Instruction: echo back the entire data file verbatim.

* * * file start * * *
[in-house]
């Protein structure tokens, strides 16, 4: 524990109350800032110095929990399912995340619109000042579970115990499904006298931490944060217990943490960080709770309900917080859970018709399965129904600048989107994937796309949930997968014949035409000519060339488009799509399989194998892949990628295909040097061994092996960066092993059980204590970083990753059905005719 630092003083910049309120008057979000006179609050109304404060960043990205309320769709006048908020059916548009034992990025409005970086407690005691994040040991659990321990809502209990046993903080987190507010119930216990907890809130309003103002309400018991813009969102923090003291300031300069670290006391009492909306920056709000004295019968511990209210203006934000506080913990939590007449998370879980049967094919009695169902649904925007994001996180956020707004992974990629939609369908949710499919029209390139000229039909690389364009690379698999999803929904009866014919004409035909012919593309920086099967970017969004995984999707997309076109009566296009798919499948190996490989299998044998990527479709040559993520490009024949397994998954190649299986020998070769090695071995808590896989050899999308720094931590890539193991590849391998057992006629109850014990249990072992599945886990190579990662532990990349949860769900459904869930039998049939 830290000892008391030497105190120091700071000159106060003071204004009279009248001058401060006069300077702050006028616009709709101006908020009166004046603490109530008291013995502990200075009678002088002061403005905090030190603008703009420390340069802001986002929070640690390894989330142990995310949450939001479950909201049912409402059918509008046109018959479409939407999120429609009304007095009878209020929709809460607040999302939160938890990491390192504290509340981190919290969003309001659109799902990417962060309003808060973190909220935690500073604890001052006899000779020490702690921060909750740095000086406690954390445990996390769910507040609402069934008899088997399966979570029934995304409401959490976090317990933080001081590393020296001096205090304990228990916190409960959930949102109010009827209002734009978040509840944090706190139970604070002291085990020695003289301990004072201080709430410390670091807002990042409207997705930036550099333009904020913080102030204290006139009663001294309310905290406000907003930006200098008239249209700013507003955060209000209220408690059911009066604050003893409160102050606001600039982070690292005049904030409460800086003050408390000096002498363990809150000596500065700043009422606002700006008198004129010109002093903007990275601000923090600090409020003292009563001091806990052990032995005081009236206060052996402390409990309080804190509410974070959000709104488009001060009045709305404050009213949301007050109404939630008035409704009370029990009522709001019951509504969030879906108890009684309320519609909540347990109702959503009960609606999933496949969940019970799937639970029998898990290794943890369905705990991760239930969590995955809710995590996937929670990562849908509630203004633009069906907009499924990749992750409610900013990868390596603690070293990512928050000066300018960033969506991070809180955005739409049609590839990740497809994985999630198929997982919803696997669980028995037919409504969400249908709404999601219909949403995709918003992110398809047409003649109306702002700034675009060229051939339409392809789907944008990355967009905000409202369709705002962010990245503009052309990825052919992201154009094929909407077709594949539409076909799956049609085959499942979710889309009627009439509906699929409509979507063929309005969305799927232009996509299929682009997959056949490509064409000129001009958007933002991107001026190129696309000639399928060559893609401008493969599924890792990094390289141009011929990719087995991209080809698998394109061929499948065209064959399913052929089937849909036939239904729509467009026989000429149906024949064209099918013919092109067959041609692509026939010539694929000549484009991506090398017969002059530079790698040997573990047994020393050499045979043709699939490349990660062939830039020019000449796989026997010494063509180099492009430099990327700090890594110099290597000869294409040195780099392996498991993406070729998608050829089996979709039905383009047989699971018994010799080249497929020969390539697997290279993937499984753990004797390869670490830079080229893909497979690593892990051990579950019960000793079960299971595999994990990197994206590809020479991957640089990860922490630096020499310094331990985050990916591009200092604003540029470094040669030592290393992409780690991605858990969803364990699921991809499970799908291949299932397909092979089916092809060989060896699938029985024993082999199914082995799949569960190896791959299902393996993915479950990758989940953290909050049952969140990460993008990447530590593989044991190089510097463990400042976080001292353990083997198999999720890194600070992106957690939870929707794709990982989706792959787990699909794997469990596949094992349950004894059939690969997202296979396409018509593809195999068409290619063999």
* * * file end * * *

[in-house]
């Protein structure tokens, strides 16, 4: 524990109350800032110095929990399912995340619109000042579970115990499904006298931490944060217990943490960080709770309900917080859970018709399965129904600048989107994937796309949930997968014949035409000519060339488009799509399989194998892949990628295909040097061994092996960066092993059980204590970083990753059905005719 630092003083910049309120008057979000006179609050109304404060960043990205309320769709006048908020059916548009034992990025409005970086407690005691994040040991659990321990809502209990046993903080987190507010119930216990907890809130309003103002309400018991813009969102923090003291300031300069670290006391009492909306920056709000004295019968511990209210203006934000506080913990939590007449998370879980049967094919009695169902649904925007994001996180956020707004992974990629939609369908949710499919029209390139000229039909690389364009690379698999999803929904009866014919004409035909012919593309920086099967970017969004995984999707997309076109009566296009798919499948190996490989299998044998990527479709040559993520490009024949397994998954190649299986020998070769090695071995808590896989050899999308720094931590890539193991590849391998057992006629109850014990249990072992599945886990190579990662532990990349949860769900459904869930039998049939 830290000892008391030497105190120091700071000159106060003071204004009279009248001058401060006069300077702050006028616009709709101006908020009166004046603490109530008291013995502990200075009678002088002061403005905090030190603008703009420390340069802001986002929070640690390894989330142990995310949450939001479950909201049912409402059918509008046109018959479409939407999120429609009304007095009878209020929709809460607040999302939160938890990491390192504290509340981190919290969003309001659109799902990417962060309003808060973190909220935690500073604890001052006899000779020490702690921060909750740095000086406690954390445990996390769910507040609402069934008899088997399966979570029934995304409401959490976090317990933080001081590393020296001096205090304990228990916190409960959930949102109010009827209002734009978040509840944090706190139970604070002291085990020695003289301990004072201080709430410390670091807002990042409207997705930036550099333009904020913080102030204290006139009663001294309310905290406000907003930006200098008239249209700013507003955060209000209220408690059911009066604050003893409160102050606001600039982070690292005049904030409460800086003050408390000096002498363990809150000596500065700043009422606002700006008198004129010109002093903007990275601000923090600090409020003292009563001091806990052990032995005081009236206060052996402390409990309080804190509410974070959000709104488009001060009045709305404050009213949301007050109404939630008035409704009370029990009522709001019951509504969030879906108890009684309320519609909540347990109702959503009960609606999933496949969940019970799937639970029998898990290794943890369905705990991760239930969590995955809710995590996937929670990562849908509630203004633009069906907009499924990749992750409610900013990868390596603690070293990512928050000066300018960033969506991070809180955005739409049609590839990740497809994985999630198929997982919803696997669980028995037919409504969400249908709404999601219909949403995709918003992110398809047409003649109306702002700034675009060229051939339409392809789907944008990355967009905000409202369709705002962010990245503009052309990825052919992201154009094929909407077709594949539409076909799956049609085959499942979710889309009627009439509906699929409509979507063929309005969305799927232009996509299929682009997959056949490509064409000129001009958007933002991107001026190129696309000639399928060559893609401008493969599924890792990094390289141009011929990719087995991209080809698998394109061929499948065209064959399913052929089937849909036939239904729509467009026989000429149906024949064209099918013919092109067959041609692509026939010539694929000549484009991506090398017969002059530079790698040997573990047994020393050499045979043709699939490349990660062939830039020019000449796989026997010494063509180099492009430099990327700090890594110099290597000869294409040195780099392996498991993406070729998608050829089996979709039905383009047989699971018994010799080249497929020969390539697997290279993937499984753990004797390869670490830079080229893909497979690593892990051990579950019960000793079960299971595999994990990197994206590809020479991957640089990860922490630096020499310094331990985050990916591009200092604003540029470094040669030592290393992409780690991605858990969803364990699921991809499970799908291949299932397909092979089916092809060989060896699938029985024993082999199914082995799949569960190896791959299902393996993915479950990758989940953290909050049952969140990460993008990447530590593989044991190089510097463990400042976080001292353990083997198999999720890194600070992106957690939870929707794709990982989706792959787990699909794997469990596949094992349950004894059939690969997202296979396409018509593809195999068409290619063999």